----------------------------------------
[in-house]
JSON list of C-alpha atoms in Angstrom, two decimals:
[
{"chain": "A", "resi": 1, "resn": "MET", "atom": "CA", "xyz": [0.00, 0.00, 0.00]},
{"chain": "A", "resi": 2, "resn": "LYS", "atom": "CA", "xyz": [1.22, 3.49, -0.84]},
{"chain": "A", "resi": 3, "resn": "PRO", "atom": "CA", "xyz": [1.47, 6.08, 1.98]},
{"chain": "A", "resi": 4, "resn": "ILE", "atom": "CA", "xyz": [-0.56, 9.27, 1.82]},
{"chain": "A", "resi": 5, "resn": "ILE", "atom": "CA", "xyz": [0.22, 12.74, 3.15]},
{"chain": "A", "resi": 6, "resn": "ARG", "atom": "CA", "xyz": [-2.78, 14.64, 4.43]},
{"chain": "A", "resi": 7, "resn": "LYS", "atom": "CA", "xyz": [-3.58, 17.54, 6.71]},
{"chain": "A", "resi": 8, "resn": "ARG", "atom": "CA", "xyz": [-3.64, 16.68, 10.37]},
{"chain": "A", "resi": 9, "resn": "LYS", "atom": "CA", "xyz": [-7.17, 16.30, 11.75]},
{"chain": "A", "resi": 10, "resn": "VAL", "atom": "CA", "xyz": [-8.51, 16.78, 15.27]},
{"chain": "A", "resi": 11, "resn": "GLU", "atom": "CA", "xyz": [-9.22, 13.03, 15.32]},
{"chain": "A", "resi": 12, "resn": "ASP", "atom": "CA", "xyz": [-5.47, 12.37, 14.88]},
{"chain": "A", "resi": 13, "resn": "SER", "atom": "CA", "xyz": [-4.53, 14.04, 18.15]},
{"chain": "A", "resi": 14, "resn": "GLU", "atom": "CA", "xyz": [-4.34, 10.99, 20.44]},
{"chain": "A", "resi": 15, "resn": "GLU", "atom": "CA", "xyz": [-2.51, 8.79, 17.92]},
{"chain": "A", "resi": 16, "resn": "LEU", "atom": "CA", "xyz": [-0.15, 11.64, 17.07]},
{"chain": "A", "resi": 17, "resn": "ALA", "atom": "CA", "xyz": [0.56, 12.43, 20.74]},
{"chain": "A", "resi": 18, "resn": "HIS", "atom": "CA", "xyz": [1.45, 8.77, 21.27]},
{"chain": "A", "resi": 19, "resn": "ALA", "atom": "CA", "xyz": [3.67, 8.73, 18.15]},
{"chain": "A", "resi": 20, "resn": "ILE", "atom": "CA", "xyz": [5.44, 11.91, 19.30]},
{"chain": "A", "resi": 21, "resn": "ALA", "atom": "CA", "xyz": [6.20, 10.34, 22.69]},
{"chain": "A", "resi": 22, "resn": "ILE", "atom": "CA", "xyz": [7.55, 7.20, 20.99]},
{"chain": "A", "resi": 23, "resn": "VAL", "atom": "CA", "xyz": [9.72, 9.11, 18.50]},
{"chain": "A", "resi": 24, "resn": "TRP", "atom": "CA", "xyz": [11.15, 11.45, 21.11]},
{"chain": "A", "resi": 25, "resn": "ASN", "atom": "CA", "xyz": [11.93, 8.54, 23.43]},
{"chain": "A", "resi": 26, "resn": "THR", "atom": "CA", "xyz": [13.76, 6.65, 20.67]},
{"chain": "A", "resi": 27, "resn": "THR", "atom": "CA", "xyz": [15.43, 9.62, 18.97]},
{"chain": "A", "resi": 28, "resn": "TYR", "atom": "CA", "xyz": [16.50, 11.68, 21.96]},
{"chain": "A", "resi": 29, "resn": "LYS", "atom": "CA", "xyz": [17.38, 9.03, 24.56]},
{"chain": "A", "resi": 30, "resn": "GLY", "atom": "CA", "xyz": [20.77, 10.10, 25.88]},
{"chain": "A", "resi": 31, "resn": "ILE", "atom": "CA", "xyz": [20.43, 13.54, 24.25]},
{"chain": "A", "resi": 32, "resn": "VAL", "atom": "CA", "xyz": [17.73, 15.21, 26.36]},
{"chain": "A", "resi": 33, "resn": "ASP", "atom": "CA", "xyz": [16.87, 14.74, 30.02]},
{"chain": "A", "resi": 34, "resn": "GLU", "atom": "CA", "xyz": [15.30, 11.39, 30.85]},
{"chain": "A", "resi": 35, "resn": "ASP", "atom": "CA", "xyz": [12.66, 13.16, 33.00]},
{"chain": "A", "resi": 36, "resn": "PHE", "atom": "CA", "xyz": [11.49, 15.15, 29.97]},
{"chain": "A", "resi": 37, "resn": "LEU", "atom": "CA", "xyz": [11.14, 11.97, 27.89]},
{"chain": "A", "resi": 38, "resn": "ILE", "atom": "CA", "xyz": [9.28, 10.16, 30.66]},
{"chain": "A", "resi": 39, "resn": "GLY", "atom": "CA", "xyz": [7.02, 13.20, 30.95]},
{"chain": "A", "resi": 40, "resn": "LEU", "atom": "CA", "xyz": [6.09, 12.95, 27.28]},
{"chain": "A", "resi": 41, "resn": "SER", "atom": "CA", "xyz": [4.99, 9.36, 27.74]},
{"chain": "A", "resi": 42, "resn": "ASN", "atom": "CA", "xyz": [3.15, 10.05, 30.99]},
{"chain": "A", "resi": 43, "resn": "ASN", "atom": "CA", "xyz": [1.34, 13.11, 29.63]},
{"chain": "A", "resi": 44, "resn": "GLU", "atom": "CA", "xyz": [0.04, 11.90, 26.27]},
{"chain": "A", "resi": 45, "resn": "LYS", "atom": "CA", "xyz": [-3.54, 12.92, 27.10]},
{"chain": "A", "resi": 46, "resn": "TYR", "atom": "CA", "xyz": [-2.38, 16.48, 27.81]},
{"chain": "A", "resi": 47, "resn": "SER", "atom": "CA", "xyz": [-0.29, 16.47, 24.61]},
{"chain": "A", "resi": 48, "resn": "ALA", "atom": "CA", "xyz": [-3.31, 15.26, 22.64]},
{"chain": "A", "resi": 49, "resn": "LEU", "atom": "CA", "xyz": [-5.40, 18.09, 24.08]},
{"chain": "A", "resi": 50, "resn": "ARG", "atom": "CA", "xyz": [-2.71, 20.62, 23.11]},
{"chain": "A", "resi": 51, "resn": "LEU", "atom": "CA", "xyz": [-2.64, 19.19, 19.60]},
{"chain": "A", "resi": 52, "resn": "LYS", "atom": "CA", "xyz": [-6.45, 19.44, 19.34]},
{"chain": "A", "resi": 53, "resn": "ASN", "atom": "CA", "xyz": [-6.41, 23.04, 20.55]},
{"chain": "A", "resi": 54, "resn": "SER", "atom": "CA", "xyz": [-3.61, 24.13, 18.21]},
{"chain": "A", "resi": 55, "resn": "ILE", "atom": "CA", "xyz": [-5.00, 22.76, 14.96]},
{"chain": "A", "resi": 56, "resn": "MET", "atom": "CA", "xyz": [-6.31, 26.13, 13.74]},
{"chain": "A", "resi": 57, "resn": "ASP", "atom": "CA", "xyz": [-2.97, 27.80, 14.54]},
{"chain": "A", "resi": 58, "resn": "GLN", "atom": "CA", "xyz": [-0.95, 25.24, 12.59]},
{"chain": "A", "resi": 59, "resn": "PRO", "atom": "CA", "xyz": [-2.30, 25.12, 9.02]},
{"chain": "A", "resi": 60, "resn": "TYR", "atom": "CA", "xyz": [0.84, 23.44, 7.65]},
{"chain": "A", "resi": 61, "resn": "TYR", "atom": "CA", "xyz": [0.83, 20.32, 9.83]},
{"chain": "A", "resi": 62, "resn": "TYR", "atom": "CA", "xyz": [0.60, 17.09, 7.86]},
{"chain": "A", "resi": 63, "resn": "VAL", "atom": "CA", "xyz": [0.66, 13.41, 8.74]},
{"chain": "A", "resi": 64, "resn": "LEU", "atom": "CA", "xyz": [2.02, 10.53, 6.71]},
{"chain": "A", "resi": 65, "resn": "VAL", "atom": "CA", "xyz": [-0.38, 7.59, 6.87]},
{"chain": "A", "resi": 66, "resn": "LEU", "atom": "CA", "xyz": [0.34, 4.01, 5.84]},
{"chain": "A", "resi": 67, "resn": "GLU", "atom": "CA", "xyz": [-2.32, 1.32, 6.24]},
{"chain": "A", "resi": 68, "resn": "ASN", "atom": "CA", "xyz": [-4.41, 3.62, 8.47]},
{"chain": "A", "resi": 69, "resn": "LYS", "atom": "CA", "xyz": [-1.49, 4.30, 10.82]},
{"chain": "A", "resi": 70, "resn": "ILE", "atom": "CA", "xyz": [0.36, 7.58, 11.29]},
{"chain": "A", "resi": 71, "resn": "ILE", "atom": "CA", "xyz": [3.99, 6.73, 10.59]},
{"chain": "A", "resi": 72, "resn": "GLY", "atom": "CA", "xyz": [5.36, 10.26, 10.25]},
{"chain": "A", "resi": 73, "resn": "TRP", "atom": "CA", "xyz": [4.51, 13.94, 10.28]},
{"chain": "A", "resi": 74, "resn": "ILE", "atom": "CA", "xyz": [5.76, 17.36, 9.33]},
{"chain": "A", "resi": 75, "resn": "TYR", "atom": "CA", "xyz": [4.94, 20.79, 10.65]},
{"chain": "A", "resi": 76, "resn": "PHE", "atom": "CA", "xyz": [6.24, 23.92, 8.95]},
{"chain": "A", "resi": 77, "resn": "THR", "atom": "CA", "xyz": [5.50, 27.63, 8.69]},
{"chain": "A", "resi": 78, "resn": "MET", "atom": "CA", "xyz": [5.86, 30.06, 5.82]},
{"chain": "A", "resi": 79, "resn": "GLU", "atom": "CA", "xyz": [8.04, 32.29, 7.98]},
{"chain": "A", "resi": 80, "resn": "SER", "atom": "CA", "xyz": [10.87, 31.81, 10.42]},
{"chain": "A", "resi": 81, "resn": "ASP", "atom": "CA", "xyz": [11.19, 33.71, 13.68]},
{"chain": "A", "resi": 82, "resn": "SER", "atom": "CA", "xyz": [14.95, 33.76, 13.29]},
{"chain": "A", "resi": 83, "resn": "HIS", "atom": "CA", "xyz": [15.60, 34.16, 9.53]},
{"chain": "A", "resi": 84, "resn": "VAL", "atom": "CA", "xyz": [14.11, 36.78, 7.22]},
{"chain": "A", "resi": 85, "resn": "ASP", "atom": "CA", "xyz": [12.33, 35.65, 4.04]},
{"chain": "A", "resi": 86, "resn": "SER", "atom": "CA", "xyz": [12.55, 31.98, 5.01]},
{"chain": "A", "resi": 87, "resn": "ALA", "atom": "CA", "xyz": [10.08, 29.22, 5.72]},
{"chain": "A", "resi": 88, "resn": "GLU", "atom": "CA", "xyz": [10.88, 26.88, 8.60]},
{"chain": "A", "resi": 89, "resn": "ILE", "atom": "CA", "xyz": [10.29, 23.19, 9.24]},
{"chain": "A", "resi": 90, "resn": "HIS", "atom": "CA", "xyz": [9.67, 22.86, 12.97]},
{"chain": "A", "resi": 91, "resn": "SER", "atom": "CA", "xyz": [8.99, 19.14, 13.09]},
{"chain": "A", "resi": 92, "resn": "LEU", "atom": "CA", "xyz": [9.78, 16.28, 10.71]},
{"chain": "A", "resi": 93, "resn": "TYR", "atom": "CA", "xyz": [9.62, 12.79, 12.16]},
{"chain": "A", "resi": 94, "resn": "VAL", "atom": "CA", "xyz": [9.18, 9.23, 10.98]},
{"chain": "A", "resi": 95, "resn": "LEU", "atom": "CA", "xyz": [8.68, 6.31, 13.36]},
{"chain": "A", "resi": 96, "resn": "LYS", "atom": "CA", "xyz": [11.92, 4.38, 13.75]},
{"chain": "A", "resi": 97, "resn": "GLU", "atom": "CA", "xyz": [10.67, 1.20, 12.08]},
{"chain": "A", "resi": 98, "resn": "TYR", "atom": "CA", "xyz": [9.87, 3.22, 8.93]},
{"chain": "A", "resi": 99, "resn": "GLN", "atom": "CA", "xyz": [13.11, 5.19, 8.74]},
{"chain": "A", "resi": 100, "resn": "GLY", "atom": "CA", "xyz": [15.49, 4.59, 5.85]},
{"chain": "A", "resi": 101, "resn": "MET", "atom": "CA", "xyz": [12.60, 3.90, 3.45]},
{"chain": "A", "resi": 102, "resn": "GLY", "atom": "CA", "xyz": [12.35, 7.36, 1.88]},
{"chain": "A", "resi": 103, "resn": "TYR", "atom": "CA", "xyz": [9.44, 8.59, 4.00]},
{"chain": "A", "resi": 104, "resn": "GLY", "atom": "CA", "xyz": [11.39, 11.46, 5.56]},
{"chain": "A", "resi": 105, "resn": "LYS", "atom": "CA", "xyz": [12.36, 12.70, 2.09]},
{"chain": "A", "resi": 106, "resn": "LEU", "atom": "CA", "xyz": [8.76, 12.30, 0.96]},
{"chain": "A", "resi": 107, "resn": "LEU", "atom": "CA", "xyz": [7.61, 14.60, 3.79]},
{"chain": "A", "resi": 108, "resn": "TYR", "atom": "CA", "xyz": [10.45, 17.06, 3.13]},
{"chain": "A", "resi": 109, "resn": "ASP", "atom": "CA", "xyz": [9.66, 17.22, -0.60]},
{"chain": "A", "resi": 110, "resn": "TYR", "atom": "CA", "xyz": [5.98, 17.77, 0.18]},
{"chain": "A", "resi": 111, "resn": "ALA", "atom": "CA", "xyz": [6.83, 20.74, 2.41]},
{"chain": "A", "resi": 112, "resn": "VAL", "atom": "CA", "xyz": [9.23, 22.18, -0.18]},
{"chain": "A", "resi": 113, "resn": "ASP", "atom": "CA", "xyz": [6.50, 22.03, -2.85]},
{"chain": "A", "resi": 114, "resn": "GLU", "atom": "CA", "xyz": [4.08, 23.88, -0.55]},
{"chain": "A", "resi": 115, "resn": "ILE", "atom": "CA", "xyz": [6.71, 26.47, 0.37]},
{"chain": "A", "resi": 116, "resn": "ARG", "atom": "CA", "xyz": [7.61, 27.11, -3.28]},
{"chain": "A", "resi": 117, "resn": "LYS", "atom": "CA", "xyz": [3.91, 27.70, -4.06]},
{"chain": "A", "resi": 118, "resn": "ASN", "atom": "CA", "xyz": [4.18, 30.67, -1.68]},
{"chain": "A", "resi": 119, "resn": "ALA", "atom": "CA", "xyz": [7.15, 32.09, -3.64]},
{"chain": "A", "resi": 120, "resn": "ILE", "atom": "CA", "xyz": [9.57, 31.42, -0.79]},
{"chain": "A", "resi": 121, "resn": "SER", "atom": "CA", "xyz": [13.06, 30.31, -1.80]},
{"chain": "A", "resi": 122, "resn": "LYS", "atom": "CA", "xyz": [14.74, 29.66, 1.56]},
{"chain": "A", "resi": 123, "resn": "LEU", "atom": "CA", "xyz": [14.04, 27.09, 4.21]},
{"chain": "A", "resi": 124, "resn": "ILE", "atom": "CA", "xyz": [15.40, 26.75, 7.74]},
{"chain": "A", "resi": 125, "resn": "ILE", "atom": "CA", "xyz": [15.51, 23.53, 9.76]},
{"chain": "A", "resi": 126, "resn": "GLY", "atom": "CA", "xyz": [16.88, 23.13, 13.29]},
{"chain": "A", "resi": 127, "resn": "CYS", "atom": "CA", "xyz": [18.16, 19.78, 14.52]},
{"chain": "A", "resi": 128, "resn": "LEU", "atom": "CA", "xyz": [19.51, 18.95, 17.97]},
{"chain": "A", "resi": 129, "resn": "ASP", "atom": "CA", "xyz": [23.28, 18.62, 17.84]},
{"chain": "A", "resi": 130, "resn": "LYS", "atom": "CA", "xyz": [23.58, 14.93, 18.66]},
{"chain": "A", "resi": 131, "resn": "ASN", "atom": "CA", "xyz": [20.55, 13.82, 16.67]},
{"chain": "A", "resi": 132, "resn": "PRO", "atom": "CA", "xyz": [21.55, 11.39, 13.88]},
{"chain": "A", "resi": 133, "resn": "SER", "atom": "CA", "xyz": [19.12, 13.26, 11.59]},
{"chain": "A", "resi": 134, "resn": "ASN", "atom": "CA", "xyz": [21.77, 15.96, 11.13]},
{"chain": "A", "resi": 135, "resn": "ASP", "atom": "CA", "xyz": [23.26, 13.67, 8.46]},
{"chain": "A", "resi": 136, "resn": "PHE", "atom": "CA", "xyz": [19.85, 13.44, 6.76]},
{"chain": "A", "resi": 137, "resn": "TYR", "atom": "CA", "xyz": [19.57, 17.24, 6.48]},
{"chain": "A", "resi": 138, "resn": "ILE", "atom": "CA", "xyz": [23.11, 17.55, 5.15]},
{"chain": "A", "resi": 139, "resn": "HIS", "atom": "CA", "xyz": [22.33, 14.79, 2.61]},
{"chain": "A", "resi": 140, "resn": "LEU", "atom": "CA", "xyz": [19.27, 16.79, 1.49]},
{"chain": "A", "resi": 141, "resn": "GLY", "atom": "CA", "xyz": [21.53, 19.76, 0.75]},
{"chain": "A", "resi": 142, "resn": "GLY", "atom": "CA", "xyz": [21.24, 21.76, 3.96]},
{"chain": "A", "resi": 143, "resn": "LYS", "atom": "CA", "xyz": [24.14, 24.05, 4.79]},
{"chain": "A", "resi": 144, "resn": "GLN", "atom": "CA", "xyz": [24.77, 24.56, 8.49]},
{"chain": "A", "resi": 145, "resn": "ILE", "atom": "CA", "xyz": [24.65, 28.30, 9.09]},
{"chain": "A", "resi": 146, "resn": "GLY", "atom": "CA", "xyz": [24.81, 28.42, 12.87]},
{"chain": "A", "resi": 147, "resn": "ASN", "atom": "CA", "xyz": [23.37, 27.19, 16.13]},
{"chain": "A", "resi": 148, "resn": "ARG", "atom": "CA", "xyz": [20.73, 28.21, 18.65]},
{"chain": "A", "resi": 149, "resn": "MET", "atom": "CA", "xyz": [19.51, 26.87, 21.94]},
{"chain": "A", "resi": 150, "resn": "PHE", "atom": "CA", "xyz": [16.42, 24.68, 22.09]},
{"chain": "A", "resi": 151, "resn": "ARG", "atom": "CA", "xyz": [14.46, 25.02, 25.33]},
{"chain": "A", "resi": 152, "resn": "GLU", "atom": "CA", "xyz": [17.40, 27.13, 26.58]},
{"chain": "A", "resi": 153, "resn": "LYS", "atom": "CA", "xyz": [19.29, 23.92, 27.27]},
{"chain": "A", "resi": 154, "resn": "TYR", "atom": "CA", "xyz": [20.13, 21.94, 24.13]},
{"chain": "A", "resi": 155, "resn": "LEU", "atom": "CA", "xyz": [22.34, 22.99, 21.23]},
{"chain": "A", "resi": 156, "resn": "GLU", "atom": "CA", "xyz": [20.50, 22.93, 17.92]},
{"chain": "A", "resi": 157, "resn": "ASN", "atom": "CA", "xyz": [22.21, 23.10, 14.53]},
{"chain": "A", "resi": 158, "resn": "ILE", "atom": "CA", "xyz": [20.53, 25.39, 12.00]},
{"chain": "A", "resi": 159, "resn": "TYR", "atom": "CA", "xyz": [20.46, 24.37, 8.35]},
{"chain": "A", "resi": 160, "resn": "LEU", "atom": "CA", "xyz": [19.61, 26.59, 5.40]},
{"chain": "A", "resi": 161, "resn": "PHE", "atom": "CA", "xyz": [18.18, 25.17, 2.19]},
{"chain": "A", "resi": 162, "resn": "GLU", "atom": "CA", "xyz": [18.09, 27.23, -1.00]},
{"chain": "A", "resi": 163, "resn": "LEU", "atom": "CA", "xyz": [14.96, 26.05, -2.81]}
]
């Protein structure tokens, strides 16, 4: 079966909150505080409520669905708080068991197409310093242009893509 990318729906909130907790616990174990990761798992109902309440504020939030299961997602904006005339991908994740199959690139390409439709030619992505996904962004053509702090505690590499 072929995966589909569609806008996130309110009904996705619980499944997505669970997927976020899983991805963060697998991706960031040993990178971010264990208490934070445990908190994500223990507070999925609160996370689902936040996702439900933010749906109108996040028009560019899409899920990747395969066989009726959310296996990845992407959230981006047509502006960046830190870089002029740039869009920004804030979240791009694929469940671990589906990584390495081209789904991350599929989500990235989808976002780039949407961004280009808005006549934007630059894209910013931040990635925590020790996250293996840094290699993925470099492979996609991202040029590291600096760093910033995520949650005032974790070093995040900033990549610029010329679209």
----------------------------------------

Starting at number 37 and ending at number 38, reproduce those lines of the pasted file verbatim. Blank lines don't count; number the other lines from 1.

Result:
{"chain": "A", "resi": 34, "resn": "GLU", "atom": "CA", "xyz": [15.30, 11.39, 30.85]},
{"chain": "A", "resi": 35, "resn": "ASP", "atom": "CA", "xyz": [12.66, 13.16, 33.00]},